system requirements will be announced closer to the release.

Starting today, Red Hat announced
that “all new Red Hat-initiated open source projects that opt
to use GPLv2 or LGPLv2.1 will be expected to supplement the license with the
cure commitment language of GPLv3”. The announcement notes that this
development is the latest in “an ongoing initiative within the open source
community to promote predictability and stability in enforcement of
GPL-family licenses”.

Linspire announced
the release of 8.0
Alpha 1
yesterday. This release marks the beginning stages of the new
Linspire release, scheduled for around Christmas, and is not intended for
use in production environments. New features include Ubuntu 18.04 Base,
new GUI layout, kernel 4.15/0-23, Mate 1.20.1, Google Chrome 67 and more.

Yesterday marked the end of security support for for Debian GNU/Linux 8
“Jessie”, Softpedia
News reports
. If you haven’t already done so, upgrade now.

Phoronix reports
on feautres that didn’t make it for the mainline Linux kernel 4.18. Work that
isn’t being mailined includes Bcachefs, NOVA, Reiser4, WireGuard, LLVM Linux
and more.

via Linux Journal – The Original Magazine of the Linux Community

Introducing PyInstaller

Introducing PyInstaller:

Want to distribute Python programs to your Python-less clients?
PyInstaller is the answer.

If you’re used to working with a compiled language, the notion
that you would need to have a programming language around, not just for
development but also for running an application, seems a bit weird.
Just because a program was written in C doesn’t mean you need a C
compiler in order to run it, right?

But of course, interpreted and byte-compiled languages do require
the original language, or a version of it, in order to run. True, Java
programs are compiled, but they’re compiled into bytecodes then
executed by the JVM. Similarly, .NET programs cannot run unless the
CLR is present.

Even so, many of the students in my Python courses are surprised to
discover that if you want to run a Python program, you need to have
the Python language installed. If you’re running Linux, this
isn’t a problem. Python has come with every distribution I’ve used
since 1995. Sometimes the Python version isn’t as modern as I’d like,
but the notion of “this computer can’t run Python programs” isn’t
something I’ve had to deal with very often.

However, not everyone runs Linux, and not everyone’s computer has
Python on it. What can you do about that? More specifically, what
can you do when your clients don’t have Python and aren’t interested
in installing it? Or what if you just want to write and distribute an
application in Python, without bothering your users with additional
installation requirements?

In this article, I discuss PyInstaller, a cross-platform tool that
lets you take a Python program and distribute it to your users,
such that they can treat it as a standalone app. I also discuss
what it doesn’t do, because many people who think about using
PyInstaller don’t fully understand what it does and doesn’t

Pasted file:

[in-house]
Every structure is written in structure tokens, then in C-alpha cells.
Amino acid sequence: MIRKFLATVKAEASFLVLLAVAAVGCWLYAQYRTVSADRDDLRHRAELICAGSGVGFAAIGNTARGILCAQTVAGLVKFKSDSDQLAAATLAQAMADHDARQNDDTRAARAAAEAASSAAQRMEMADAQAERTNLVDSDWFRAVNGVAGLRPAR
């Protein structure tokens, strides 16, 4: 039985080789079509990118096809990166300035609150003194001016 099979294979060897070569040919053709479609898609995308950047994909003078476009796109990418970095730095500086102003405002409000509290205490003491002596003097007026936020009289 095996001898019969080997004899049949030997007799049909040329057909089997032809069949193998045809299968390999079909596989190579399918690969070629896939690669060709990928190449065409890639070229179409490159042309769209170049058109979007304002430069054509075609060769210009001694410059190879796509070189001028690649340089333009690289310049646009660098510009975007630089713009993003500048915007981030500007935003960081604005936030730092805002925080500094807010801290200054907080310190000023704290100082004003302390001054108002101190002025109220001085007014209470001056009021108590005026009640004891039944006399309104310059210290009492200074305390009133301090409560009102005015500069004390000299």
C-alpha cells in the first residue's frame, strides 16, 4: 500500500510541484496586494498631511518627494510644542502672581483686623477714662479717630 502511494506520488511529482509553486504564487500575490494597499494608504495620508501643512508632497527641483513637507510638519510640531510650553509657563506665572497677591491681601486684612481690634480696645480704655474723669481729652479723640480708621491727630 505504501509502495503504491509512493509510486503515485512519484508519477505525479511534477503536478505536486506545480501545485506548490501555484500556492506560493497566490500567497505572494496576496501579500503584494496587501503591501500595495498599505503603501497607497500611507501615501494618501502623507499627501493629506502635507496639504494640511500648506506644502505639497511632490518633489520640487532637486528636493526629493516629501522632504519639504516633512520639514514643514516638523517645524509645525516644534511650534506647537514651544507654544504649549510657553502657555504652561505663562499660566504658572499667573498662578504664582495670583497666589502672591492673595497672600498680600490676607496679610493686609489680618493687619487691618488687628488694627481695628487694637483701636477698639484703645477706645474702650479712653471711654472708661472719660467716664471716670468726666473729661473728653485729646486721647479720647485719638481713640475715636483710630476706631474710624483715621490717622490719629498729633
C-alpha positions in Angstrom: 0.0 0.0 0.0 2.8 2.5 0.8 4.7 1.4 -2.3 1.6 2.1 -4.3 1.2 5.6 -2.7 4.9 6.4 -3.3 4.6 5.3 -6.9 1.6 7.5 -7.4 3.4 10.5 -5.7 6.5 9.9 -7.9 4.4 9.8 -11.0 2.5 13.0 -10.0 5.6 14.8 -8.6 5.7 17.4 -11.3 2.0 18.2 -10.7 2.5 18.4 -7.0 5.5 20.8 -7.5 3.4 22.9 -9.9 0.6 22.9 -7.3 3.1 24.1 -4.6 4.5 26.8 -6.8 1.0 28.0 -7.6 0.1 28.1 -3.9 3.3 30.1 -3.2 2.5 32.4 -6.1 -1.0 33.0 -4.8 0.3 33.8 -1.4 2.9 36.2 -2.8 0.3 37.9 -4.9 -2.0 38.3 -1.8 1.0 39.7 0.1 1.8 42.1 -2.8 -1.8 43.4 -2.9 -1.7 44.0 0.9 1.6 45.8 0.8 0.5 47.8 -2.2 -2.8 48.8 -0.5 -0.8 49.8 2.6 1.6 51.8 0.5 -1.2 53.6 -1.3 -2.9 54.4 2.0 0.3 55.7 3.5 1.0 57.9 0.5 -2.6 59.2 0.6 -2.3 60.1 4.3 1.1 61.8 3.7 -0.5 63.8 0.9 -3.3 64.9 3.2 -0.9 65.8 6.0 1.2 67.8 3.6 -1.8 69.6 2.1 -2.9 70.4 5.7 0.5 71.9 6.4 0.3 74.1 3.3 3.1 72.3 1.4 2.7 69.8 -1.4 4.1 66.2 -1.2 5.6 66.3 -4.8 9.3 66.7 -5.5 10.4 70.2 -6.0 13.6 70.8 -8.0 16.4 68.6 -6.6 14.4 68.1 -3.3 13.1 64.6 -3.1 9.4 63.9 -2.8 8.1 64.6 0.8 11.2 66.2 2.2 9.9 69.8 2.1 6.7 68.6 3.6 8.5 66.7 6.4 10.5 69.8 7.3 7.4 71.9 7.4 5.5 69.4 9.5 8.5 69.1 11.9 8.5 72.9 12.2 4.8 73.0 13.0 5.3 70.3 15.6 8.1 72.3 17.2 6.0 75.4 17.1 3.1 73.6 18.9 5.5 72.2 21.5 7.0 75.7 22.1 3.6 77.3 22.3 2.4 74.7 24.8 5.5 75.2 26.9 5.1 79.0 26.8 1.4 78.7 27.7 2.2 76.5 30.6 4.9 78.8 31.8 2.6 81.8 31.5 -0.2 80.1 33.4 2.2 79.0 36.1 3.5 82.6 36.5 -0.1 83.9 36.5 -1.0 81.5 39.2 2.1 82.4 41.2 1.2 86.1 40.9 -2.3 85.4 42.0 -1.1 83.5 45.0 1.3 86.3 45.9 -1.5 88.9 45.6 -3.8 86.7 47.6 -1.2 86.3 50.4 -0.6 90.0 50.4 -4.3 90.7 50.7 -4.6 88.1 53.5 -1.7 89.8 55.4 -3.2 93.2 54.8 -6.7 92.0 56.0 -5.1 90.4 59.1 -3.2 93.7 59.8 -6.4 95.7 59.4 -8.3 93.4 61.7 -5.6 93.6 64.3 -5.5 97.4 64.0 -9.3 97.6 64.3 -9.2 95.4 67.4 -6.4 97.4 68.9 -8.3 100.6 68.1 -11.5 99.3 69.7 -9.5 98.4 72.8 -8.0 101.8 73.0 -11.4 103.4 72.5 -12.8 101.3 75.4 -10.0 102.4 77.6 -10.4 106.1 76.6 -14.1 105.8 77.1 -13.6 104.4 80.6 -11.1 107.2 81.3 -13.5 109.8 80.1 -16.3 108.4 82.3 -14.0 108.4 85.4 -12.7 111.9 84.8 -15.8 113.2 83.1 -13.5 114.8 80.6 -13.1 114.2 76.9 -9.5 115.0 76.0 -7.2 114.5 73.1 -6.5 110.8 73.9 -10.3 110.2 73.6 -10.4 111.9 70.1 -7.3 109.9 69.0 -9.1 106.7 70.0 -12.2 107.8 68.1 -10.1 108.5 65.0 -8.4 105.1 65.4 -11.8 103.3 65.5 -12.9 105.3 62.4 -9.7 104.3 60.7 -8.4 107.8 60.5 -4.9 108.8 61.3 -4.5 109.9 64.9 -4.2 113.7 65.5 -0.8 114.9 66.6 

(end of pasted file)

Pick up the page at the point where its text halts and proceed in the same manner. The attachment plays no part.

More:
Running Python Code

Like Java and .NET, Python programs are compiled into bytecodes, high-level commands that don’t correspond to the instructions
of any actual computer, but that reference something known as a
“virtual machine”. There are a number of substantial differences
between Java and Python though. Python doesn’t have an explicit
compilation phase; its bytecodes are pretty high level and connected
to the Python language itself, and the compiler doesn’t do that much
in terms of optimization. The correspondence between Python source
code and the resulting bytecodes is basically one-to-one; you won’t find
the bytecode compiler doing fancy things like inlining code or
optimizing loops.

via Linux Journal – The Original Magazine of the Linux Community

Caption This!

Caption This!:

It’s another cartoon in need of a caption! You submit your caption, we choose three finalists, and readers vote for their favorite. The winning caption for this cartoon will appear in the August issue of Linux Journal.

To enter, simply type in your caption in the comments below or email us,

via Linux Journal – The Original Magazine of the Linux Community

openSUSE Leap 15 Now Offering Images for RPis,…

openSUSE Leap 15 Now Offering Images for RPis, Another Security Vulnerability for Intel, Trusted News Chrome Extension and More:

News briefs for June 14, 2018.

openSUSE Leap 15, released two weeks ago, is now offering images for Raspberry Pis, Beagle
Boards, Arndale board, CuBox-i computers, OLinuXino and more. See the openSUSE
blog post
for more information on how “makers can leverage openSUSE Leap
15 images for aarch64 and Armv7 on Internet of Things (IoT) and embedded
devices” and for download links.

Intel yesterday announced yet another security vulnerability with its Core-based
microprocessors. According to ZDNet,
Lazy FP state restore “can theoretically pull data from your programs,
including encryption software, from your computer regardless of your
operating system.” Note that Lazy State does not affect AMD processors.

Adblock Plus creators, eyeo, have introduced a beta Chrome extension
called Trusted News, which “will use blockchain to help you verify
whether a site is trustworthy”, Engadget
. It currently uses four established fact-checker sites, but “the
eventual plan is to decentralize the database with the Ethereum blockchain
and use game-like token mechanics to reward everyday users for submitting
feedback while protecting against trolls.”

Untangle yesterday released
NG Firewall 14.0
. New features include “enhanced support of SD-WAN
networking architectures in order to reduce costs for businesses with
distributed, branch and remote offices and enable fast and flexible
deployment, while ensuring a consistent security posture.”

The Linux Foundation yesterday announced the schedule of sessions and
speakers for its Open Source Summit North America, August 29–31,
in Vancouver, BC. You can see the full schedule here.

via Linux Journal – The Original Magazine of the Linux Community